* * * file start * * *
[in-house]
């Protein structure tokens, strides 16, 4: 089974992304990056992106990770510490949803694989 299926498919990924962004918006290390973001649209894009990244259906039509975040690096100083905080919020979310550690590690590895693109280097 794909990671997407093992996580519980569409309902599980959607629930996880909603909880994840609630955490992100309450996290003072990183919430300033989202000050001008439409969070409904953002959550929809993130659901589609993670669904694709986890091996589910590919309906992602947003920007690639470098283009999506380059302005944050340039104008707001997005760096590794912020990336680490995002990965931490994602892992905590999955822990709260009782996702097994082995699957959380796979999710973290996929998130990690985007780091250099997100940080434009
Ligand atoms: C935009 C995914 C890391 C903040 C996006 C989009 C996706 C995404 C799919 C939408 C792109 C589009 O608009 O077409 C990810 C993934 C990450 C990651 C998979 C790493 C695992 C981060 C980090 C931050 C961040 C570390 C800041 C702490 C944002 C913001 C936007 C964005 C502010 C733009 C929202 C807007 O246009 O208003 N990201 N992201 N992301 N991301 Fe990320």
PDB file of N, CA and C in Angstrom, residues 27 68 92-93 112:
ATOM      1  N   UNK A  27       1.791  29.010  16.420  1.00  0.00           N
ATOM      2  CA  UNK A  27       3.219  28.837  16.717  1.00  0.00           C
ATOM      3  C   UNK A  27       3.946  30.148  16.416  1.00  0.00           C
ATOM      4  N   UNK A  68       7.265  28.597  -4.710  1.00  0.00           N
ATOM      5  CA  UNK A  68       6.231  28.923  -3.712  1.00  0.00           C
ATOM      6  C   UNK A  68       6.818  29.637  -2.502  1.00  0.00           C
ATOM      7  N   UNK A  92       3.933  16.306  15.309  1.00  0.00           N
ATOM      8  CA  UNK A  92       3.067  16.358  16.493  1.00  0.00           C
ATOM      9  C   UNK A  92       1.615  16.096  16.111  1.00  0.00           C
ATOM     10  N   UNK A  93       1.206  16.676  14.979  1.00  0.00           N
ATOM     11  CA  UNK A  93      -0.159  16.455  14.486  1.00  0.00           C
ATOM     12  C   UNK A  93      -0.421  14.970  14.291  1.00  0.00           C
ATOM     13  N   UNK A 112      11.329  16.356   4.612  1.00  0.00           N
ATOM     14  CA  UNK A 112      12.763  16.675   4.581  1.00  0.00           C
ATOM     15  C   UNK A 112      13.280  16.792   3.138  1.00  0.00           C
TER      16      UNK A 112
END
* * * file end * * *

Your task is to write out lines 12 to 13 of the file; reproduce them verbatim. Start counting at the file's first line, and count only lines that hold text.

ATOM      8  CA  UNK A  92       3.067  16.358  16.493  1.00  0.00           C
ATOM      9  C   UNK A  92       1.615  16.096  16.111  1.00  0.00           C